Statement by John P. LaWare, Member, Board of Governors of the Federal Reserve System, before the Subcommittee on Financial Institutions Supervision, Regulation and Deposit Insurance of the Committee on Banking, Finance and Urban Affairs, U.S. House of Representatives, June 29, 1993
I am here this morning to discuss recent steps taken by the Federal Reserve, in cooperation with the other federal bank regulatory agencies, to reduce regulatory burden on financial institutions and to facilitate an increased flow of credit. The regulatory burden on depository institutions has taken on new importance after enactment of the Financial Institutions Reform, Recovery, and Enforcement Act. 1989 (FIRREA), the Federal Deposit Insurance Corporation Improvement Act of 1991 (FDICIA), and the evidence of restrained lending by banks. The costs to commercial banks and to other depository institutions of adhering to banking laws and regulations continue to grow and, despite the industry's recent record profits, could begin to threaten the industry's long-term competitiveness. I have testified several times in recent months on these and related matters and would hope that the increased attention given to these topics can lead to meaningful reductions in regulatory burden for the banking system.
Having said that, and before discussing details of new initiative, I would like to emphasize the limited ability of the regulatory agencies to encourage a pick-up in loan growth through administrative actions and also the inherent risks of attempting to reduce regulatory burden substantially by simply changing regulatory or supervisory policies and procedures. The results of lender surveys taken by the Federal Reserve have consistently indicated for several years that the slow or negative growth of bank lending has been more a result of weak loan demand than of any other factor.
Changes in supervisory or examination practices may help at he margin, but they are unlikely to produce fundamental changes in credit conditions. That is the case for many reasons, mostly dealing with the recent recession and the need and desire of both businesses and consumers to strengthen their balance sheets. The large number of bank failure during the past half-dozen years also indicate that credit standards at many banks need to be improved. It is important, therefore, that any regulatory policy changes designed to spur additional bank lending not weaken the fundamental supervisory process. Recent actions we have taken have been carefully designed with that principle in mind.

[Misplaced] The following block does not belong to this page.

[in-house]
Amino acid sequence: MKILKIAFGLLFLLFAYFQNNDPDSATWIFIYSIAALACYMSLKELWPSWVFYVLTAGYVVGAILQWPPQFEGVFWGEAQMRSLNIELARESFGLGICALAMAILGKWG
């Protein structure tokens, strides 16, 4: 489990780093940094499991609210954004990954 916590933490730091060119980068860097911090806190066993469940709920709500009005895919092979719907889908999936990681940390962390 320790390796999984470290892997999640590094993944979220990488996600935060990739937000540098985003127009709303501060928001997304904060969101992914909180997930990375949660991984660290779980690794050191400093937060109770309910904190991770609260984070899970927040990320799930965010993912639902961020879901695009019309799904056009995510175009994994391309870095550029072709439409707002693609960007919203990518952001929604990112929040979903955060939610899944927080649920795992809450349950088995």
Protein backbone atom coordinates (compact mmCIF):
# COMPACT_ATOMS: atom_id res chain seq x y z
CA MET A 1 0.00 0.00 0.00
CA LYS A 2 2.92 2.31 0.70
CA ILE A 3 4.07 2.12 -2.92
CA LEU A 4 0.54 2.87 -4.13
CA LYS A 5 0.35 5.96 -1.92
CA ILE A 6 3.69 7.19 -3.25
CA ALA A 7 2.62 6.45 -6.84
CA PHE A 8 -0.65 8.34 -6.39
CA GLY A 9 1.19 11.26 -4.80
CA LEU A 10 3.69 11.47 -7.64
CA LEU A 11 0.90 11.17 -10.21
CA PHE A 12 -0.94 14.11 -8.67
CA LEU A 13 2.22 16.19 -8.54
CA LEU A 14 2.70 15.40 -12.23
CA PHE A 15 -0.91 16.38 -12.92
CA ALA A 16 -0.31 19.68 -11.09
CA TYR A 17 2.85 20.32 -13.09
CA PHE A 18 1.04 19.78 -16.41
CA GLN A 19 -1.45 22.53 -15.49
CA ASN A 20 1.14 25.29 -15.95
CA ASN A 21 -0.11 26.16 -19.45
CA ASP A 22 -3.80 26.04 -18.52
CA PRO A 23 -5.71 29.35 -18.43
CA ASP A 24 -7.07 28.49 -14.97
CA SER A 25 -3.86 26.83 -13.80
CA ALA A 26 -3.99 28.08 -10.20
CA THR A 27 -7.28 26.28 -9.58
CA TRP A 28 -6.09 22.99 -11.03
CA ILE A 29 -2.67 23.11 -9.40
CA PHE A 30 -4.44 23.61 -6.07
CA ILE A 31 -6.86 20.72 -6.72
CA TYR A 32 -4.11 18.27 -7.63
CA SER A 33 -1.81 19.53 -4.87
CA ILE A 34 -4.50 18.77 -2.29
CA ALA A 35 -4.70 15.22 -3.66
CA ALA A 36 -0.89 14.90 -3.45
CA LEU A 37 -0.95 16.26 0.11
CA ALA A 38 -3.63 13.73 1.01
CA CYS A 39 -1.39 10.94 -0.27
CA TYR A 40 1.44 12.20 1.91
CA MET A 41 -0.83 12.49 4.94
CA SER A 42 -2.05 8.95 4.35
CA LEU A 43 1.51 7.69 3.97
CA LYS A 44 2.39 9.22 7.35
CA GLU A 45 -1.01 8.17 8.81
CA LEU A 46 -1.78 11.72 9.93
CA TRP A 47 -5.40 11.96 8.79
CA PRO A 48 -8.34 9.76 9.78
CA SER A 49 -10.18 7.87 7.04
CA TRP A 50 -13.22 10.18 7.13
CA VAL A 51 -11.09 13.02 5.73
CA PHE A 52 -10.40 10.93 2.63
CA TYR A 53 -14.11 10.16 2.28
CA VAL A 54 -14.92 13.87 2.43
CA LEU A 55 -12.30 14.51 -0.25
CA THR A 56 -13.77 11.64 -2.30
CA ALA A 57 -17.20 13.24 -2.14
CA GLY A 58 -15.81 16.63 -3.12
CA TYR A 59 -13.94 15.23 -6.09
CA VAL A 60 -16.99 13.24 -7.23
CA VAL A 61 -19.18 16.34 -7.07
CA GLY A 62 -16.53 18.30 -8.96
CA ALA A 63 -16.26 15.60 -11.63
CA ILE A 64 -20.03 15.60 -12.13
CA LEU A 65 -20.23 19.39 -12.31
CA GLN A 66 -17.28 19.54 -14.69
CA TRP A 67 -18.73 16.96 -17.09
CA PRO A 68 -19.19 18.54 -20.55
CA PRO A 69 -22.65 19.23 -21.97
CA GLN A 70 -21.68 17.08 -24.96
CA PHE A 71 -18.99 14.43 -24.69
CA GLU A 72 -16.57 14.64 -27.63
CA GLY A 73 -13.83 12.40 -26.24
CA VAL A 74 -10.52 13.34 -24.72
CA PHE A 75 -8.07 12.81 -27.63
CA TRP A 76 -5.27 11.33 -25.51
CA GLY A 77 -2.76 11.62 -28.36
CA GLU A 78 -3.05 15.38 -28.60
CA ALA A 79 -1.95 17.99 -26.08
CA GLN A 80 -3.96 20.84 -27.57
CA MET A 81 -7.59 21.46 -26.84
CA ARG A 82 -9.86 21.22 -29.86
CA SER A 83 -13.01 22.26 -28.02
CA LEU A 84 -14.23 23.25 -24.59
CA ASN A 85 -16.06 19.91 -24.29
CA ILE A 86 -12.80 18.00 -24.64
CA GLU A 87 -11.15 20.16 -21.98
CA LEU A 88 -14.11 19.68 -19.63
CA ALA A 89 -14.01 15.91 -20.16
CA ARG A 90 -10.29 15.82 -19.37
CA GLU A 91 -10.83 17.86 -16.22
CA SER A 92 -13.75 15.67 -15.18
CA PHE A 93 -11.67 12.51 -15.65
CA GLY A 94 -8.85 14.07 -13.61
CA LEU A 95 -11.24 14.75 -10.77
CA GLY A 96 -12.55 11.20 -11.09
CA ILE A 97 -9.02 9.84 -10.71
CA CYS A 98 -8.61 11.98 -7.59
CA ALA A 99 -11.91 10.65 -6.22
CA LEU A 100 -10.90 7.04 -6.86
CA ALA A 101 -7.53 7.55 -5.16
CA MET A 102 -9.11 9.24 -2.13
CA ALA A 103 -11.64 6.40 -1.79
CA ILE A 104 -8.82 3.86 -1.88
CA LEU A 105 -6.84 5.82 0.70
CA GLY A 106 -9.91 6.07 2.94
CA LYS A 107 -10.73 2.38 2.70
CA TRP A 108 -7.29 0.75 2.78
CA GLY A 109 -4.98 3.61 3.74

Recent Policy Announcements
The federal bank regulatory agencies realized before passage of FDICIA that their supervisory actions may impose undue burdens on some banks and may unnecessarily constrain bank credit availability. Consequently, in late 1991 the agencies issued joint statements that clarified their examination policies regarding commercial real estate loans and encouraged banks to work with troubled borrowers to resolve problem loans.
More recently, we have jointly taken numerous other efforts to reduce regulatory burden, while still adhering to relevant banking laws and fundamental principles of bank supervision. Several initiatives were announced on March, and further details have subsequently been put forward, including a series of policy statements that was issued on June 10.
March Policy Statement
The March statement sought to improve credit availability to small and medium-sized businesses and farms, and it covered other supervisory issues as well. Perhaps the most important element of the statement was the announcement of forthcoming changes to agency rules regarding the need for real estate appraisals by certified or licensed appraisers. Such appraisals, which relate to a requirement of title XI of FIRREA,have been controversial and costly of banks and to their customers. If the proposed rules are adopted, appraisals will be required less often.
The proposed change, issued for comment on June 10, would (1) increase the threshold amount for which such appraisals are required from $100,000 to $250.000, (2) expand the "abundance of caution" exemption so that an appraisal is not required to the decision to make the loan, and (3) exempt from appraisals business loans of less than $1 million when the principal source of repayment s not the sale of, or income from, the real estate held as collateral. …